Once an OT, always an OT

(The following is a guest post by Mary Donohue, former faculty member and alumna of the Department of Occupational Therapy at NYU Steinhardt about life as an occupational therapist after retirement)

For almost twenty years I taught psychosocial courses at NYU in the professional master’s program and served on the doctoral proposal board for OT, PT and rehab. My career in occupational therapy began in my late thirties, but when I retired at almost 70, I had not ‘finished’ my OT pursuit of knowledge.

After I retired, I was ready to sit down and co-author a book about social participation with Marli Cole, and to write a manual for the Social Profile assessment tool. Writing the book was a dream come true. Previously, I had not had time to focus on writing and publishing extensive works, but I had always had an interest in the role sociability, social presence and socialization play in our lives.

Working with the Social Profile Assessment tool gave me the opportunity to develop presentations illustrating the measurement capacity of this calibrated instrument and I have spoken about this program in guest lectures and posters over the past seven years at different conferences.

Since my retirement I have also found the time to focus on volunteering for occupational therapy committees and boards that I like to support. I have been a co-chair of the metro MNYD Research Committee for 30 years where I am now working with Nancy Finklestein Klein as my co-chair, to present a Research Forum of local OT studies annually. We also coach occupational therapists that need guidance in putting together studies.

For me, being on the high seas is both challenging and relaxing at the same time. I love being on the water. I’ve been a member of New York Sailing Club since 1980. It’s a great social club. After I retired, I had time to serve as Commodore for two years and I often provided galley gourmet meals on board for boat owners and hospitality at my house after seal watches on the Bay near Jones Beach. Our club is a ‘mature,’ generous group of boat owners and crew who share life on board, and lending a hand as a sailor. They rank high on the Social Profile scale of service and sharing. They are like family to me.

What drives me to continue to work in occupational therapy is two-fold: the energy that occupation provides to people to enrich their lives and live a healthy life-style, as well as the opportunity to keep in touch with inspiring colleagues in the field. For future OTs I encourage them to find what motivates their children, clients and community to help them to fulfill their lives’ dreams.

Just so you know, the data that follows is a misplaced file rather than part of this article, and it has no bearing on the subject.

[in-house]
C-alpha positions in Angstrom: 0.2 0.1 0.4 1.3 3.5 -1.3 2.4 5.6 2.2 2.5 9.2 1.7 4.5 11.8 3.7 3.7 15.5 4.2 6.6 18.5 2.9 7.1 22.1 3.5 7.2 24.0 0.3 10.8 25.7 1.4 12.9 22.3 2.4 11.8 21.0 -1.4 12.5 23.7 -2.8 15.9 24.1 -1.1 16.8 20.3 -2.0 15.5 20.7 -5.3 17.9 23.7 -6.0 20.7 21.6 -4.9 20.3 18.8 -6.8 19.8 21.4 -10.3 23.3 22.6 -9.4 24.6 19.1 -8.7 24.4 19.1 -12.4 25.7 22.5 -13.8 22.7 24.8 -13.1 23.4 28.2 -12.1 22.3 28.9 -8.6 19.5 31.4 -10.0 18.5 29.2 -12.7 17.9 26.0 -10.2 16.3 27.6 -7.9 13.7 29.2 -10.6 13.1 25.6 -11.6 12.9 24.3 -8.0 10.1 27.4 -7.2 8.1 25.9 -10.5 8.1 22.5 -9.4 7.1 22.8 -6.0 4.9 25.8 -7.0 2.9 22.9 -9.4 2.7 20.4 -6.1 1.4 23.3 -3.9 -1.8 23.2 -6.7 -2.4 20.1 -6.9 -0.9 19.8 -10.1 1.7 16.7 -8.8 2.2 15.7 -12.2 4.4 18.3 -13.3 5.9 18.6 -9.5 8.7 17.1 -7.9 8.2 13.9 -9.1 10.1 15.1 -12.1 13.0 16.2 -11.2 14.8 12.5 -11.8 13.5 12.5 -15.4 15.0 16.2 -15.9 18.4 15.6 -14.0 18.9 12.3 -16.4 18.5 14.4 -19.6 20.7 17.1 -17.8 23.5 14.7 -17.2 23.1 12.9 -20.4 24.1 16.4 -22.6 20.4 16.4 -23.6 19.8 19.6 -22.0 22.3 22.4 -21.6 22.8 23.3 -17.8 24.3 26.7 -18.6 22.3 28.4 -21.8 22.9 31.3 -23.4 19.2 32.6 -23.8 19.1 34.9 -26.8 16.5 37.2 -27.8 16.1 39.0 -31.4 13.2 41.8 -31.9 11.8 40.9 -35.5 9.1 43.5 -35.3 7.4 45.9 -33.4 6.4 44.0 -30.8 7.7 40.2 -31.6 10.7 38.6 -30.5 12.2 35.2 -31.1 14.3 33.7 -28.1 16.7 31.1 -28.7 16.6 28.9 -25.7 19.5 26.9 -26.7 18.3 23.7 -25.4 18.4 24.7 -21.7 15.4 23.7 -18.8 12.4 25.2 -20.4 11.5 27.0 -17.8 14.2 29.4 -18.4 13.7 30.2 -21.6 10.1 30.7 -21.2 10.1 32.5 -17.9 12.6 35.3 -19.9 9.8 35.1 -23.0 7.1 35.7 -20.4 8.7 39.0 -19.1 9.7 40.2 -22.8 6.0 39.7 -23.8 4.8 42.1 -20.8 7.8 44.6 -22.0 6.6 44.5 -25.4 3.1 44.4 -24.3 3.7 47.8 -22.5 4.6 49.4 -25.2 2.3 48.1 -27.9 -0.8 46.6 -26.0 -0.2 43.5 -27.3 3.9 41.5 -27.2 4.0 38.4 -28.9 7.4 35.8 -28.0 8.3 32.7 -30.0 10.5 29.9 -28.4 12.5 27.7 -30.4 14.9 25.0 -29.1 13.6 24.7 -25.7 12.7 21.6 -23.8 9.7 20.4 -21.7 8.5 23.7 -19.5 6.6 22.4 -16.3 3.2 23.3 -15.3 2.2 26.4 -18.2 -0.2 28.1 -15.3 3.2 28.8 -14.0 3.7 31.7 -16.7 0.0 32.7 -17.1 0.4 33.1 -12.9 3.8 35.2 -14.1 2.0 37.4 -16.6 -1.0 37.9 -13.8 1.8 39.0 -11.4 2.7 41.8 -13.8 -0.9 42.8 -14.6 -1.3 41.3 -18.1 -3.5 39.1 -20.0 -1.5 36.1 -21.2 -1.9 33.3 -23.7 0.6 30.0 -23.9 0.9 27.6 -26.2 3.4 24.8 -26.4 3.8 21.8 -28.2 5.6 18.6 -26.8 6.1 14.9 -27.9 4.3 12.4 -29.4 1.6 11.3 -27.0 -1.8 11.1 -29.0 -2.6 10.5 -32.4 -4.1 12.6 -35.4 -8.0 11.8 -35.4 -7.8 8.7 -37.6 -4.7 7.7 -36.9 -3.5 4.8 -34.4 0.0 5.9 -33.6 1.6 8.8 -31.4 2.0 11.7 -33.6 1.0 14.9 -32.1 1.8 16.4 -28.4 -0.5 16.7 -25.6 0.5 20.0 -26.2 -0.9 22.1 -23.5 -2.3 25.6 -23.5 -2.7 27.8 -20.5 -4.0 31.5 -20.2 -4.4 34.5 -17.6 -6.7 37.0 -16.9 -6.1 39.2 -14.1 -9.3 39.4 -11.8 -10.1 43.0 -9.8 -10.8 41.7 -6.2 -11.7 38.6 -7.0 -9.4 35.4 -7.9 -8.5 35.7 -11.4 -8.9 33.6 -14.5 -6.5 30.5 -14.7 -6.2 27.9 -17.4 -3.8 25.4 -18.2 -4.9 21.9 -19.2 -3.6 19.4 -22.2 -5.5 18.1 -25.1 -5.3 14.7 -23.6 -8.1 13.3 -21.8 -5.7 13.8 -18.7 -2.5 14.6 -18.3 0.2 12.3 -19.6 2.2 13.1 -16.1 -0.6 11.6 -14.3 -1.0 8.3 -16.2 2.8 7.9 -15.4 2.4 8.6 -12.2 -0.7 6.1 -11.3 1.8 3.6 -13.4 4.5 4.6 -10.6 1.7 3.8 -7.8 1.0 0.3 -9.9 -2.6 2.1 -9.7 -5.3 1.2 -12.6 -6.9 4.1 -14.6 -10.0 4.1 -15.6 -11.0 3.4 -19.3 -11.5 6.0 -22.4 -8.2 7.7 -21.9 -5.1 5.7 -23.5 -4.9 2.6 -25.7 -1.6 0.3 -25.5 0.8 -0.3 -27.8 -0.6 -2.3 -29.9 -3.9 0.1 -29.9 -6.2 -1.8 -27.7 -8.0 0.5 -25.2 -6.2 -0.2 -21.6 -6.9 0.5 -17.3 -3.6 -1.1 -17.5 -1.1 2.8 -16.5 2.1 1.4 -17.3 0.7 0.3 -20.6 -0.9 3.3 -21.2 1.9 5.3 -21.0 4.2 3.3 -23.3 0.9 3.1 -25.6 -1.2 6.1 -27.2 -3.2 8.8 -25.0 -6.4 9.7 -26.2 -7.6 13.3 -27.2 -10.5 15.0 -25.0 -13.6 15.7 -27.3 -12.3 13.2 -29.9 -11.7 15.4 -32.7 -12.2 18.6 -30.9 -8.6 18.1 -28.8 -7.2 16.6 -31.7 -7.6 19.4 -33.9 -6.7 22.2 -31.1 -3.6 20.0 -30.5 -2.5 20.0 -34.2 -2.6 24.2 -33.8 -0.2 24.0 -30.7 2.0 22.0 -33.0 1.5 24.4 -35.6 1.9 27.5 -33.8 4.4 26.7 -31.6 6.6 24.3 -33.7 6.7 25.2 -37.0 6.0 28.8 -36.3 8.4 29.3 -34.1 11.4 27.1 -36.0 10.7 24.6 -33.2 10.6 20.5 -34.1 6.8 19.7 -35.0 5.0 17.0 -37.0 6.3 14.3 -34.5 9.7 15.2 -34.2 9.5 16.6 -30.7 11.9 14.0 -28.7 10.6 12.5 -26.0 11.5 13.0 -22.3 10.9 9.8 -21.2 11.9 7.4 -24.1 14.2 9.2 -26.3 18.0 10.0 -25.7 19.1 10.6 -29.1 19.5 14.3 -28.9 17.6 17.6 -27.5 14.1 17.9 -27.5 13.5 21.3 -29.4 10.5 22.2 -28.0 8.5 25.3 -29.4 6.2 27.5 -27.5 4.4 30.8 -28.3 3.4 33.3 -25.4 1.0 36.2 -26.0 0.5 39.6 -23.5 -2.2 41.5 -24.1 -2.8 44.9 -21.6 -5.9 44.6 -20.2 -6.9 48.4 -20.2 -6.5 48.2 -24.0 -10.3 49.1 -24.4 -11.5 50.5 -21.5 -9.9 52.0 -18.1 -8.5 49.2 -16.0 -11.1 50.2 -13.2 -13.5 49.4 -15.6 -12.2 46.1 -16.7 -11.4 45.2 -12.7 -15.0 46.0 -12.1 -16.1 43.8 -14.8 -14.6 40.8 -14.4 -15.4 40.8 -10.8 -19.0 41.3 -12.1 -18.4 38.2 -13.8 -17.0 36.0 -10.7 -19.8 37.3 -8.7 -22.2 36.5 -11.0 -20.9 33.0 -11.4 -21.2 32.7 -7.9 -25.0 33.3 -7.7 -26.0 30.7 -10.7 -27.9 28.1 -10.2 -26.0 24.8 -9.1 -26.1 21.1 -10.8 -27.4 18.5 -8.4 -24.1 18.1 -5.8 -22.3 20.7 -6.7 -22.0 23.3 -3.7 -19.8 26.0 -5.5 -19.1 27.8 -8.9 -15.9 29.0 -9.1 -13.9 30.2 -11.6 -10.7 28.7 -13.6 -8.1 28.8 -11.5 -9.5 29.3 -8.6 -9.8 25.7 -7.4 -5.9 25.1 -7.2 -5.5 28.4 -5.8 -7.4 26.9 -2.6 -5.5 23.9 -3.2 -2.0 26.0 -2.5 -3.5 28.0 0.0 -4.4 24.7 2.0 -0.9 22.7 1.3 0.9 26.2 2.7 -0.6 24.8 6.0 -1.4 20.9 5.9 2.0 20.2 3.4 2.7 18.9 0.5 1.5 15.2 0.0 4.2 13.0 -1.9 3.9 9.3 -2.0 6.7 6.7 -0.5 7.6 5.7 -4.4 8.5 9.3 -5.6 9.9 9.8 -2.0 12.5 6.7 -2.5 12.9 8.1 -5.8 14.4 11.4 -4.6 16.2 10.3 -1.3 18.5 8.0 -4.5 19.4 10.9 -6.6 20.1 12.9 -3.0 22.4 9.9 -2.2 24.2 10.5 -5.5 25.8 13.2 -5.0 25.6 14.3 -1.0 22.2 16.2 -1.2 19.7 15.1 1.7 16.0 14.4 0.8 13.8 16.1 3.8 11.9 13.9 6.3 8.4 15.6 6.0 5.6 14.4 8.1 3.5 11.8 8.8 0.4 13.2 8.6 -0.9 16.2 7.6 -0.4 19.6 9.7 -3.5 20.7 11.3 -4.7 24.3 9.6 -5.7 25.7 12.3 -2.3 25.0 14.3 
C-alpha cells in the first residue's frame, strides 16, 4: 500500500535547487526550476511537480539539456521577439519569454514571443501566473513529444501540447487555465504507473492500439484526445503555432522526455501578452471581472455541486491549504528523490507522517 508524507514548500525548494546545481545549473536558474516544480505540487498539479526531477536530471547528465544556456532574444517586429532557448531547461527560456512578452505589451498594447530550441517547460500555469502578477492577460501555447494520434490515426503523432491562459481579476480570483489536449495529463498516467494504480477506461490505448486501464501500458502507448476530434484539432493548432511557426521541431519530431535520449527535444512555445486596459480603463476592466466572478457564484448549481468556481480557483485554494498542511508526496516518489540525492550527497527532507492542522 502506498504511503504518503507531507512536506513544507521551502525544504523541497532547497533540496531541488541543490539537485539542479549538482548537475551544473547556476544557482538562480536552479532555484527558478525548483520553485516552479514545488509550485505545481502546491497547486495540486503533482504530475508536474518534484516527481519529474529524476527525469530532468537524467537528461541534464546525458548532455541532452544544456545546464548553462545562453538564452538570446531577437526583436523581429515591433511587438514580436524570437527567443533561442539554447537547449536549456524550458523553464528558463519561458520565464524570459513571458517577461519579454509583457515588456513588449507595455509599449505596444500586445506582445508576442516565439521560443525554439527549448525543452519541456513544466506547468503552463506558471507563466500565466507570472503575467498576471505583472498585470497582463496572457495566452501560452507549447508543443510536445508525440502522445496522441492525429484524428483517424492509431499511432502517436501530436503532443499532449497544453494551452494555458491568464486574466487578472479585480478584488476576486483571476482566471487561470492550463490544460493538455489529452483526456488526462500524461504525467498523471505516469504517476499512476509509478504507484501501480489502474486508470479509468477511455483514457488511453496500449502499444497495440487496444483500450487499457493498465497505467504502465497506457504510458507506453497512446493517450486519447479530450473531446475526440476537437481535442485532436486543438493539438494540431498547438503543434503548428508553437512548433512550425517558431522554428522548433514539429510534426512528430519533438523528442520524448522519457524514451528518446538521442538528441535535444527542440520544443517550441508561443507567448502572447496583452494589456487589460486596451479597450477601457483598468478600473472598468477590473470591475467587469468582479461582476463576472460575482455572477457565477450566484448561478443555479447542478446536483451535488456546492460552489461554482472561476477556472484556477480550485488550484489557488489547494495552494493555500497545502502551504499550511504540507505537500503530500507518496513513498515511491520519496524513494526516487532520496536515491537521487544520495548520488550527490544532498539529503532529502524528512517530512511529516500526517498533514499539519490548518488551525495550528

Open House

On the evening of October 14th, the Department celebrated its move to Pless Hall with an “Open House” event that brought together local alumni, fieldwork site directors, faculty and staff. The new Dean of Steinhardt, Dominic Brewer, and Associate Deans’ Lindsay Wright and Patricia Carey were on hand to meet our many guests. Visitors were given a tour of our wonderful new lab and office spaces, and were treated to wine and hors d’oeuvres.

Please enjoy the following photos from the event as well as a virtual tour. Feel free to drop in and see the new space if you are ever in the neighborhood!

NYU OT doctoral student receives Mitchell Leaska Dissertation Research Award

Grace KimGrace Kim, a doctoral student in the Department of Occupational Therapy, was recently awarded the Mitchell Leaska Dissertation Research Award, by the Steinhardt Office of Research and Doctoral Studies at NYU. The award includes a $5,000 stipend to help students complete their doctoral dissertation.

Kim is currently working on her dissertation titled, “The Effects of Attentional Focus on Motor Training of the Upper Extremity Using Robotics with Individuals after Chronic Stroke” under Jim Hinojosa, professor of occupational therapy. In addition to pursuing her doctoral studies, Kim also manages the clinical robotics program at Weill Cornell for inpatients and outpatients with neurological diagnoses.

The award is memory of Mitchell Leaska, a former Professor of English who taught at the Steinhardt School for more than 40 years.